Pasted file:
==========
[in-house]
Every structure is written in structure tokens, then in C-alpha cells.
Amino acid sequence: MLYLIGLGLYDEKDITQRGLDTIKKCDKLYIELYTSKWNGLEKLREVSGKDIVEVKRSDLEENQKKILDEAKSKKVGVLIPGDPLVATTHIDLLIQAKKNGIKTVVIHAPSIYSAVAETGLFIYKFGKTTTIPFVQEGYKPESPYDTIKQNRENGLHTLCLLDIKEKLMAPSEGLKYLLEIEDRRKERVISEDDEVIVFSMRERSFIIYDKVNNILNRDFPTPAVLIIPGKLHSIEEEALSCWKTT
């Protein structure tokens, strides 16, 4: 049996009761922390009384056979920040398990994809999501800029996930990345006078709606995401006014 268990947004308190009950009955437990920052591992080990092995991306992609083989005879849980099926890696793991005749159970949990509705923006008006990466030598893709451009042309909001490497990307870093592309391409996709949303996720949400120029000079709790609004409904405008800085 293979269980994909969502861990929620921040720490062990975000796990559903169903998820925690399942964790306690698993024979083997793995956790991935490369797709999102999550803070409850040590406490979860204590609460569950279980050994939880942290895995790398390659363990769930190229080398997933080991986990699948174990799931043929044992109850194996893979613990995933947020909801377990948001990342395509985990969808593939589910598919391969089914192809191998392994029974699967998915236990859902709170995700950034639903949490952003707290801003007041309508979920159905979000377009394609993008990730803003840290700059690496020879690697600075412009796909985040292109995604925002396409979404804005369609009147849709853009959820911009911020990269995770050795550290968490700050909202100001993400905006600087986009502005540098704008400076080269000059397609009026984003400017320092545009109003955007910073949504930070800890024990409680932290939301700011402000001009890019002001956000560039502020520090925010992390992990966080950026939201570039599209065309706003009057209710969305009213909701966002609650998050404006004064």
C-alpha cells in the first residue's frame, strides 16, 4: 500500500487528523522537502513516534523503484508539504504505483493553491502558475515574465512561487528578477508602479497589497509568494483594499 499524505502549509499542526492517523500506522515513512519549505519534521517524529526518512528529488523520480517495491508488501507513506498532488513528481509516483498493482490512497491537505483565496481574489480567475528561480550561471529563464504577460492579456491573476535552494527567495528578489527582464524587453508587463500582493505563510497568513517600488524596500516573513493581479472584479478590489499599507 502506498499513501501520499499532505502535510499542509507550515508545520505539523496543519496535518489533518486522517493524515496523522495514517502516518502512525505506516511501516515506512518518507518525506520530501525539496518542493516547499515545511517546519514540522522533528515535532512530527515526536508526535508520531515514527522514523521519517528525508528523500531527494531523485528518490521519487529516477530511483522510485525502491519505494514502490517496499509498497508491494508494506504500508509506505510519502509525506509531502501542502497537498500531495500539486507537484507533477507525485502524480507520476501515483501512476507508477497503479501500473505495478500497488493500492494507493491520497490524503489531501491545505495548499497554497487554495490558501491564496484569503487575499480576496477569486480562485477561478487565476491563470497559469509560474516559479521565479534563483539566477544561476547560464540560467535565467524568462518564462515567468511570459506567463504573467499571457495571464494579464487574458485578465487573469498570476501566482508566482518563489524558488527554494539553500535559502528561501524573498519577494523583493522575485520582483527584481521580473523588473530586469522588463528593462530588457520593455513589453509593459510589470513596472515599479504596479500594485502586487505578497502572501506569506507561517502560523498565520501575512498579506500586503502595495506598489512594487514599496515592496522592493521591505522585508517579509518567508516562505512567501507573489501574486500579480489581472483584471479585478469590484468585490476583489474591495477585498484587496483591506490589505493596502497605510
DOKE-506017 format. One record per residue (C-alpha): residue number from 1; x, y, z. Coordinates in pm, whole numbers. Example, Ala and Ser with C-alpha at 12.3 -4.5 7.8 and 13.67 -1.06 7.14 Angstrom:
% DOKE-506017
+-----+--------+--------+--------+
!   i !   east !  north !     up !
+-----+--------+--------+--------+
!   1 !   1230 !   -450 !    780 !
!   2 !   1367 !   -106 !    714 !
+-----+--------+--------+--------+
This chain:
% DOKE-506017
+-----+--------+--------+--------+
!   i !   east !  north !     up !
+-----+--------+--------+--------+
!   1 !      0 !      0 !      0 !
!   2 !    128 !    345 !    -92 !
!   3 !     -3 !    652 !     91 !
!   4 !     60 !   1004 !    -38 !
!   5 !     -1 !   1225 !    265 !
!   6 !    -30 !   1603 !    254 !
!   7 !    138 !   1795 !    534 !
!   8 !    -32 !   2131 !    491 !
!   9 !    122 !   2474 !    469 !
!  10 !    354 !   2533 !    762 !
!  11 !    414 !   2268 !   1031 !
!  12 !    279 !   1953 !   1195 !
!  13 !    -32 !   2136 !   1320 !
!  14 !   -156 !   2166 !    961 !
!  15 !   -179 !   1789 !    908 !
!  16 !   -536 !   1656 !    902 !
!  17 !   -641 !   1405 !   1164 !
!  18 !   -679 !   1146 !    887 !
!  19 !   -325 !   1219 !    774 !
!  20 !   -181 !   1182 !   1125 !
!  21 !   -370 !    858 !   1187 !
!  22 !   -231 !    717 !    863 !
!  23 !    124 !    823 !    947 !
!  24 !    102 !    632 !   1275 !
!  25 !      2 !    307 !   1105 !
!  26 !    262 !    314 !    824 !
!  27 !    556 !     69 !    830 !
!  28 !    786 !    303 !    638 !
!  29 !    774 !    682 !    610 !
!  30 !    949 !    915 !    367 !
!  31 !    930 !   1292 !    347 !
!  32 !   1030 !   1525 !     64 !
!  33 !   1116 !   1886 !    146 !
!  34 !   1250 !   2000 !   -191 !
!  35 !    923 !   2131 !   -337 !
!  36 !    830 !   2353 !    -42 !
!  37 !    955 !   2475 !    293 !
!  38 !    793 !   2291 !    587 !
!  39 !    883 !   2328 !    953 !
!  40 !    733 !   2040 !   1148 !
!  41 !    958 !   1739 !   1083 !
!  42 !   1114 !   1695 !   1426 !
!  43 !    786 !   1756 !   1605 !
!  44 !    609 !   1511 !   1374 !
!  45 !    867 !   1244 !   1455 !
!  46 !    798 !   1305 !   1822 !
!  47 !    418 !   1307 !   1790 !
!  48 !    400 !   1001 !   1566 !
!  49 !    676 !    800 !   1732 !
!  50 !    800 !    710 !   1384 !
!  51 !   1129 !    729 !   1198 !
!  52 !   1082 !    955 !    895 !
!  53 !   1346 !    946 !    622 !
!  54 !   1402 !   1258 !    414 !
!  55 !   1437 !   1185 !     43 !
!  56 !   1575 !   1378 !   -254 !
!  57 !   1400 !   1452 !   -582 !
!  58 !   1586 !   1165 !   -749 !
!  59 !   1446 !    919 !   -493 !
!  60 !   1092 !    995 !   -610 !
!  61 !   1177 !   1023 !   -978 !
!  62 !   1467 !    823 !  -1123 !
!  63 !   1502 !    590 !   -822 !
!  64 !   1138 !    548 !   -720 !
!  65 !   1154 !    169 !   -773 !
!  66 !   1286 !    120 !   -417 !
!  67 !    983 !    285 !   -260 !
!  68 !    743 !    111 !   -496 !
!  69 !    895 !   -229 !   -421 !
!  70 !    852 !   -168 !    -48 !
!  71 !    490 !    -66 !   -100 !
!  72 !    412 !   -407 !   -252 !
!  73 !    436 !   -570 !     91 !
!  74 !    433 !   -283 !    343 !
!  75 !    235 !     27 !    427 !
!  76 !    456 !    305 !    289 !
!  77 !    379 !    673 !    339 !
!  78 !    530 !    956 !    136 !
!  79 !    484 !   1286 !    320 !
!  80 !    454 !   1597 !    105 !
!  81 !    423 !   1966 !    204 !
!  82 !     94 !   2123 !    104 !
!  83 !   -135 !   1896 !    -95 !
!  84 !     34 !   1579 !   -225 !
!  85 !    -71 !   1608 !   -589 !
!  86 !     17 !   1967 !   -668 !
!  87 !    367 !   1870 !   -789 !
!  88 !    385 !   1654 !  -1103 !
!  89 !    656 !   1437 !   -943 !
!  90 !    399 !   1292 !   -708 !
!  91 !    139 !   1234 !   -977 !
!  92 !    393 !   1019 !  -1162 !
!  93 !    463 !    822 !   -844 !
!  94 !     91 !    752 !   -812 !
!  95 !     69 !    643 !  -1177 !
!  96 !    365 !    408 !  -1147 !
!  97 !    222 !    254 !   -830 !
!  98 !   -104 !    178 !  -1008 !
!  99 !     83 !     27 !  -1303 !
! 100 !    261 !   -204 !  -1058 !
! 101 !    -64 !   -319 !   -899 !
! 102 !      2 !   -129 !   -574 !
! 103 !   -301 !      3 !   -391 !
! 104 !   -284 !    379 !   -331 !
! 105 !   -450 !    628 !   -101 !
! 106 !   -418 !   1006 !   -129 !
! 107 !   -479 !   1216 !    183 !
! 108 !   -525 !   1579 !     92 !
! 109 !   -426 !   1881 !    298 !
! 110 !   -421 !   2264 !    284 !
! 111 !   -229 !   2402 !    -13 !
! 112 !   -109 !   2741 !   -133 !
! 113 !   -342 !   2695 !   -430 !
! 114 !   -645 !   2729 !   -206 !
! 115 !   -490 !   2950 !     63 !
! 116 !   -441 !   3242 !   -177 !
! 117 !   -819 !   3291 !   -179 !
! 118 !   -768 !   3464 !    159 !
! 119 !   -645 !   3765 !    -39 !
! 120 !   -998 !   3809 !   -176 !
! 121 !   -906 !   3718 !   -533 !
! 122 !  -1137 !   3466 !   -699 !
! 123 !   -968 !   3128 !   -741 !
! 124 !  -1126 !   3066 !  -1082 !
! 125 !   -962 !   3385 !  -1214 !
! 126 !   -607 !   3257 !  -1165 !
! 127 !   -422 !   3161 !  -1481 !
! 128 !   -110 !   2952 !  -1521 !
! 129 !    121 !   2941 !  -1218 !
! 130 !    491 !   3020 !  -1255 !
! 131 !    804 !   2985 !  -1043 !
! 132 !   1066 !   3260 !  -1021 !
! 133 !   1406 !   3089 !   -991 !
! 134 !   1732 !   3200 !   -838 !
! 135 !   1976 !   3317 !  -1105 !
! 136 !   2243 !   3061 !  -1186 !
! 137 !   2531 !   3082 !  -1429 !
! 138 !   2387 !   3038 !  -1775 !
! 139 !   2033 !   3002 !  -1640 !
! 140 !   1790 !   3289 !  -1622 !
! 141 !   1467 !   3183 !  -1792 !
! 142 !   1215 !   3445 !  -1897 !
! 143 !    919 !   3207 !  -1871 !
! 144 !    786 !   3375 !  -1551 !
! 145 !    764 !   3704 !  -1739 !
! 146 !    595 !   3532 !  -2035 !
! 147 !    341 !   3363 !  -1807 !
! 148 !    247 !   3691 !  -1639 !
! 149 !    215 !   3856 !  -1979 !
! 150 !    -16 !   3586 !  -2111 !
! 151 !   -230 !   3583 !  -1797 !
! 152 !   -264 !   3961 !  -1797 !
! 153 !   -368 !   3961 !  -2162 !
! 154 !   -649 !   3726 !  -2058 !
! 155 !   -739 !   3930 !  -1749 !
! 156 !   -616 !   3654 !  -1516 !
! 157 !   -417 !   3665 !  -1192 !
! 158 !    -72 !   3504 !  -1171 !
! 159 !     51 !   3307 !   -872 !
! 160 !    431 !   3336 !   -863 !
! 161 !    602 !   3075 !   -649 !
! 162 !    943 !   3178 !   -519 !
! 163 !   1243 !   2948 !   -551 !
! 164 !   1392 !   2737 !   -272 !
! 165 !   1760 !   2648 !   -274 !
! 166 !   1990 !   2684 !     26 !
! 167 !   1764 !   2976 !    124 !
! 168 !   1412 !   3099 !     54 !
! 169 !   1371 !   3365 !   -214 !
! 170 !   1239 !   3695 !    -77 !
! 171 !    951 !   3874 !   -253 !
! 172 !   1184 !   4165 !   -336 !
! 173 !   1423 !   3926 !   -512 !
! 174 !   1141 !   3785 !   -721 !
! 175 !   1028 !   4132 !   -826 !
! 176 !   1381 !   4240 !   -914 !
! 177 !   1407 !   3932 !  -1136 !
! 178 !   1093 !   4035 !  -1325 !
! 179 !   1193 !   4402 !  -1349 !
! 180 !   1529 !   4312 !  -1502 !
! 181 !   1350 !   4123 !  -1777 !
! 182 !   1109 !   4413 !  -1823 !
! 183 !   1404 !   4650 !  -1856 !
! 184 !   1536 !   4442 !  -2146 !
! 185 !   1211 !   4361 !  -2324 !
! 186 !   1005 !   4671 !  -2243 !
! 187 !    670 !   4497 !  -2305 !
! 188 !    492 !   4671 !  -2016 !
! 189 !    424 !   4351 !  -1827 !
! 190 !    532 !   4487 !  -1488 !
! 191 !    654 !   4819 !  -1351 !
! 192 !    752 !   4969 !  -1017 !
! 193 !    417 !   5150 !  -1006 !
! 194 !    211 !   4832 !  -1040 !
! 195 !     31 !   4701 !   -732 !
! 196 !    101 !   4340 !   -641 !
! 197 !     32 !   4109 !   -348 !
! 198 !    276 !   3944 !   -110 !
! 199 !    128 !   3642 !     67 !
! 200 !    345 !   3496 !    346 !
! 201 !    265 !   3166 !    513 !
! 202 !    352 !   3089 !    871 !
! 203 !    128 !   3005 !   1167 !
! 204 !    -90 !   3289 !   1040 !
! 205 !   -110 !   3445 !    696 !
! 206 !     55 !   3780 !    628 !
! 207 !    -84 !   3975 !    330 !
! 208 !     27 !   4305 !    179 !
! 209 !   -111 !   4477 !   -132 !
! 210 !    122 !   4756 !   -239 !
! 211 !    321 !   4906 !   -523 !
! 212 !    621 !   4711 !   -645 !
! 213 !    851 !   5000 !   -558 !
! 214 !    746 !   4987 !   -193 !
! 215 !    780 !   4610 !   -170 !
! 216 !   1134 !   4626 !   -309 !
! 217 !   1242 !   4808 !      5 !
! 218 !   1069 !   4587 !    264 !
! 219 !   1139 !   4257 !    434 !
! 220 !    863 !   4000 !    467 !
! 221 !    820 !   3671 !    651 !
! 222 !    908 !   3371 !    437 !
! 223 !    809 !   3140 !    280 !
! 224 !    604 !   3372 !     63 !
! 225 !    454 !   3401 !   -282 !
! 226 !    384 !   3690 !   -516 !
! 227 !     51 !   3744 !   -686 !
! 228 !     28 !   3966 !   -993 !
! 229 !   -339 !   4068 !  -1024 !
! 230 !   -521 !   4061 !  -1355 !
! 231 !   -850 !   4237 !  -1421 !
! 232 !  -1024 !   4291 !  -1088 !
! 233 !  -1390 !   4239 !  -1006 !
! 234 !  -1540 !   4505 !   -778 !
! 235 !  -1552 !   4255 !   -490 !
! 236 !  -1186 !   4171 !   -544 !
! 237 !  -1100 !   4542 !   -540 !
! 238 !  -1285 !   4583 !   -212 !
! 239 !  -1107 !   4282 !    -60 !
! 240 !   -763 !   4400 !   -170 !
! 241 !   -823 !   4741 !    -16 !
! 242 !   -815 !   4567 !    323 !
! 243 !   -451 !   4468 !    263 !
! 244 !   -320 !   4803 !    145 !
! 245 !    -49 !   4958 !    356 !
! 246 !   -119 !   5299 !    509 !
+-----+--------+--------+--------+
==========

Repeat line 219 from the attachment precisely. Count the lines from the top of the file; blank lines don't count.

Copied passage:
! 201 !    265 !   3166 !    513 !